Murder in Marrakesh: Émile Mauchamp And The French Colonial Adventure

Hardcover | November 16, 2006

byJonathan G. Katz

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"In Morocco, nobody dies without a reason." -Susan Gilson Miller, Harvard University

In the years leading up to World War I, the Great Powers of Europe jostled one another for control over Morocco, the last sovereign nation in North Africa. France beat out its rivals and added Morocco to its vast colonial holdings through the use of diplomatic intrigue and undisguised force. But greed and ambition alone do not explain the complex story of imperialism in its entirety. Amid fears that Morocco was descending into anarchy, Third Republic France justified its bloody conquest through an appeal to a higher ideal. France's self-proclaimed "civilizing mission" eased some consciences but led to inevitable conflict and tragedy. Murder in Marrakesh relates the story of the early days of the French conquest of Morocco from a new perspective, that of Émile Mauchamp, a young French doctor, his compatriots, and some justifiably angry Moroccans. In 1905, the French foreign ministry sent Mauchamp to Marrakesh to open a charitable clinic. He died there less than two years later at the hands of a mob. Reviled by the Moroccans as a spy, Mauchamp became a martyr for the French. His death, a tragedy for some, created opportunity for others, and set into motion a chain of events that changed Morocco forever. As it reconstructs Mauchamp's life, this book touches on many themes-medicine, magic, vengeance, violence, mourning, and memory. It also considers the wedge French colonialism drove between Morocco's Muslims and Jews. This singular episode and compelling human story provides a timely reflection on French-Moroccan relations, colonial pride, and the clash of civilizations.

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"In Morocco, nobody dies without a reason." -Susan Gilson Miller, Harvard UniversityIn the years leading up to World War I, the Great Powers of Europe jostled one another for control over Morocco, the last sovereign nation in North Africa. France beat out its rivals and added Morocco to its vast colonial holdings through the use of dip...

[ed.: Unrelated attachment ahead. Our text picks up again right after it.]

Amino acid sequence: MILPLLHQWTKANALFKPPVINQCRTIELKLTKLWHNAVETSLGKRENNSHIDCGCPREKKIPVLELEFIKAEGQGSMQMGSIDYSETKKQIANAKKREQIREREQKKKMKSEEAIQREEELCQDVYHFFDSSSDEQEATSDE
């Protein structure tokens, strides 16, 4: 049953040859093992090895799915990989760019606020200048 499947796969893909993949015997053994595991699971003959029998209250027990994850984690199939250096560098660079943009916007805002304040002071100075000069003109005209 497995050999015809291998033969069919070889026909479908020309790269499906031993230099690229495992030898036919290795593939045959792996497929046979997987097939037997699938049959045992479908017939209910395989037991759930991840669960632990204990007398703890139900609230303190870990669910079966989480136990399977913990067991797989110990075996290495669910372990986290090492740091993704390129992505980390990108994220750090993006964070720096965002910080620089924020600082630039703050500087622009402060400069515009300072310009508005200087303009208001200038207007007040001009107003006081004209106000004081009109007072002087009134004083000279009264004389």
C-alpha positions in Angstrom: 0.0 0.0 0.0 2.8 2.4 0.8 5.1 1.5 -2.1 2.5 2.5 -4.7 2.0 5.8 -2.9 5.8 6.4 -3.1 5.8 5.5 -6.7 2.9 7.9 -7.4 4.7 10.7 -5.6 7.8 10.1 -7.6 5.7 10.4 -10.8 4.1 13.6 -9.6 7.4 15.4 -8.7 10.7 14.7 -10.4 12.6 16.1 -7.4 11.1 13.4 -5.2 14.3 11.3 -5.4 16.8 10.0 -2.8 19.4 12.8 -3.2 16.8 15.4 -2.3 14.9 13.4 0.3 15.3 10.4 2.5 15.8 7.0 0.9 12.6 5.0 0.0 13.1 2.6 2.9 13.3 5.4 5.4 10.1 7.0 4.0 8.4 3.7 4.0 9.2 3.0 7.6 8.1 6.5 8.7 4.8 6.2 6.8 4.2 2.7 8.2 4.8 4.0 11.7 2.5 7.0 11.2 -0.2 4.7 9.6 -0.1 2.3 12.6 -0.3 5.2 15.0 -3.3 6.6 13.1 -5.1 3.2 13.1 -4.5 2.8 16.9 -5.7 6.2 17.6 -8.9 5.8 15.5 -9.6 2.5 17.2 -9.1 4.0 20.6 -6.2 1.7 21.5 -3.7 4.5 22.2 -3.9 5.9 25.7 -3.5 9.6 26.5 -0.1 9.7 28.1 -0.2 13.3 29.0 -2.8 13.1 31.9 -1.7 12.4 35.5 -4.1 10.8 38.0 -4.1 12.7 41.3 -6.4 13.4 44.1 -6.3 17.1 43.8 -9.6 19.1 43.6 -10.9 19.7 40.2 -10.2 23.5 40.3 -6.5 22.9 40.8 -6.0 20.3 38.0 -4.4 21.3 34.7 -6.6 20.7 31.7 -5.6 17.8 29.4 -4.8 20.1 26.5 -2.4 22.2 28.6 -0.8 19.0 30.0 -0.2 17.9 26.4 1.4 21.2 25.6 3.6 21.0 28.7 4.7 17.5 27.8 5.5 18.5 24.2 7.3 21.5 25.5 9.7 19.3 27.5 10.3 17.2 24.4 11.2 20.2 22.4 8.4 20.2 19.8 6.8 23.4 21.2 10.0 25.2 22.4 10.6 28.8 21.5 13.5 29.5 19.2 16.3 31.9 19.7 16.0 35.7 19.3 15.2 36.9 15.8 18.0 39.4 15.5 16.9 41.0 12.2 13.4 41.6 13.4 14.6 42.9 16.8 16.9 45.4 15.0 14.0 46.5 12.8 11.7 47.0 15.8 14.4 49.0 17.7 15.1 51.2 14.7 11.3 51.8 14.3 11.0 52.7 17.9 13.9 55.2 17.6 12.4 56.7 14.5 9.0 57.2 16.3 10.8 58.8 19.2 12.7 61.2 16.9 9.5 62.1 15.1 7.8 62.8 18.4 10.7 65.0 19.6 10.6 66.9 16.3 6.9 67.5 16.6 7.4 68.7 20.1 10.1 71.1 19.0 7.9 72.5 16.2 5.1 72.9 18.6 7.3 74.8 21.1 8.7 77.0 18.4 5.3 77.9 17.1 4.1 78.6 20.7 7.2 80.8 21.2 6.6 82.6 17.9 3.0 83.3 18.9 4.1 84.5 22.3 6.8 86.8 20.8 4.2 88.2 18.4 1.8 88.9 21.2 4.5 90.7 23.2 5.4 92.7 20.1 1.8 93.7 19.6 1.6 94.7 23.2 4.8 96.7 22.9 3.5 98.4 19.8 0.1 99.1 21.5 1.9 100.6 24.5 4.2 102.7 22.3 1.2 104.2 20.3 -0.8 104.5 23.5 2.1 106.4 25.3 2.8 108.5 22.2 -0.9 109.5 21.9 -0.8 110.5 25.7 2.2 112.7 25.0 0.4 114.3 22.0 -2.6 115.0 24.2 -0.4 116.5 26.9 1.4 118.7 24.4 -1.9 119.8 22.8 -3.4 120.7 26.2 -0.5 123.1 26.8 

Jonathan G. Katz is Associate Professor of History at Oregon State University. He is author of Dreams, Sufism, and Sainthood: The Visionary Career of Muhammad al-Zawawi. He lives in Corvallis, Oregon.

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Format:HardcoverDimensions:376 pages, 9.25 × 6.12 × 1.19 inPublished:November 16, 2006Publisher:Indiana University PressLanguage:English

The following ISBNs are associated with this title:

ISBN - 10:0253348153

ISBN - 13:9780253348159

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Table of Contents

Contents<_5c_>
Acknowledgments
A Note on Transliteration and Names
List of Principal Characters

Introduction
Part 1. Life
1. Civilization's Martyr
2. The Road to Marrakesh
3. Europeans and Jews
4. A Doctor in Marrakesh
5. False Starts and False Reports
6. March 19, 1907
Part 2. Death
7. In Morocco, No One Dies without a Reason
8. Negotiations
9. The Crisis of the Month
10. Remains of the Day
Conclusion: The Old Morocco

Notes
Bibliography
Index

Editorial Reviews

"Katz ought to be commended for his exhaustive survey of French, British, and most significantly Moroccan archives for any piece of information concerning Mauchamp's mission to Marrakesh, his life there, the circumstances of his death, and the aftermath of that affair." -Middle East Journal